Sacramento has become the unsuspecting refuge for weary Bay Area residents sick of expensive housing.
In Sacramento, you can rent a one-bedroom apartment for $1,400 a month, compared to $2,445 in San Francisco, according to a new report by HotPads, an apartment search site owned by Zillow.
If you can avert your eyes from San Francisco’s astronomical rent for a moment, you’ll notice something surprising in the report — and startling to those considering a break with the Bay Area. Over the past year, the average cost of a one-bedroom apartment in Sacramento has increased by 8.7 percent. The price of a two-bedroom has grown by 8.2 percent.
In fact, rent prices have increased faster in Sacramento than all the other major U.S. metropolitan areas surveyed by HotPads.
Why the state capital tucked some 100 miles east of ocean, you may ask?
The city is what coastal elites like to call “up-and-coming.” It’s got breweries; it’s got art walks; it’s got a citywide “farm-to-table” marketing campaign. It’s also got a load of new residents who have fled the pricy Bay Area in search of greener pastures and cheaper houses.
According to a recent report by the California Department of Finance , Sacramento grew faster than the 10 largest cities in California last year. About 7,000 people moved there in 2017, bolstering the population to above 500,000 for the first time ever.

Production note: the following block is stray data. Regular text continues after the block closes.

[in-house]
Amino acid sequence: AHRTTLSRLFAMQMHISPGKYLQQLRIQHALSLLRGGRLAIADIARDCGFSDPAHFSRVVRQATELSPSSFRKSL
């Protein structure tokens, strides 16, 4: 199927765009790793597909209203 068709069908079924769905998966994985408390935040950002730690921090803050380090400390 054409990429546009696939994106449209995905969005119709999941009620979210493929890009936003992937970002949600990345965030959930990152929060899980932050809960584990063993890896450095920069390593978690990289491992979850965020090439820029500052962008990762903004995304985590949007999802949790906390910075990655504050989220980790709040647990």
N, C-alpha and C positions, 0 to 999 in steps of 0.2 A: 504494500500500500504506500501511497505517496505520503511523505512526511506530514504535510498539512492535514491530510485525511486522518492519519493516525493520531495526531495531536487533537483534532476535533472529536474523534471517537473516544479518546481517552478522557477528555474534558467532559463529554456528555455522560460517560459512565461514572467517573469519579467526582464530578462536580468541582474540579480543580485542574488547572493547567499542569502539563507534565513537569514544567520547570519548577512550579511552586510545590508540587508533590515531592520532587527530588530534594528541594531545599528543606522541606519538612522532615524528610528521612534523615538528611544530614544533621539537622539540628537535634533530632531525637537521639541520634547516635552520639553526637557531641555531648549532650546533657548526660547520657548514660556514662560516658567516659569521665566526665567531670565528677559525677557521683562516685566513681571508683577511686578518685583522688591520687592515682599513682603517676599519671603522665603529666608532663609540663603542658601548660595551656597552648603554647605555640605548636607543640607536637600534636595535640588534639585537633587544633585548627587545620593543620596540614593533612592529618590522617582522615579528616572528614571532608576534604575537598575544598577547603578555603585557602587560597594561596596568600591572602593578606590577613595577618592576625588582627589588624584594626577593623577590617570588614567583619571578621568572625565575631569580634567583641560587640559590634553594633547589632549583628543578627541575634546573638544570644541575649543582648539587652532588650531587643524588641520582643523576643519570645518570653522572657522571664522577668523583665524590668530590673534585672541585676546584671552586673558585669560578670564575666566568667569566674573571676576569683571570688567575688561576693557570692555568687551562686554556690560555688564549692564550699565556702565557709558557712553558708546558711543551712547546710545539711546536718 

As Bay Area residents know well, the more people that move in, the faster rent prices go up. Housing takes time to build, and rarely does it meet local demand. Case in point: It’ll take Richmond almost a millennium to meet its 22-year housing goals.
Before your eyes bulge completely out of your head, it’s important to consider the dubiousness of rent cost reports.
Explains the Chronicle’s business columnist Kathleen Pender : “Unfortunately there is no single, reliable repository of rental data, like there is for home sales, which get entered into county recorders’ offices.”
The underlying data are fairly reliable for home prices, she explains, but “rental data, on the other hand, comes from all over.”
Pender notes that some rental sites compile survey data from their own rental listings exclusively, while others supplement with data from outside sources. Indeed, the HotPads survey relies on rental listings from its site alone, and tracks changes in the same units over time to help control for market variation.
But before you go back to writing off Sacramento completely, let us consider data from other rental listing sites. RentCafe says the cost of a one-bedroom apartment in Sacramento grew by 8 percent over the last year, as well. Zumper estimates a 7-percent increase. And ApartmentList has a conservative growth rate of 4 percent.
Though there’s no consensus on just how fast Sacramento rents are rising, we can infer that they are most certainly increasing.
As Pender writes in her column: “Rather than fixate on a number, if you want to know what’s happening with rents, it’s better to focus on trends.”
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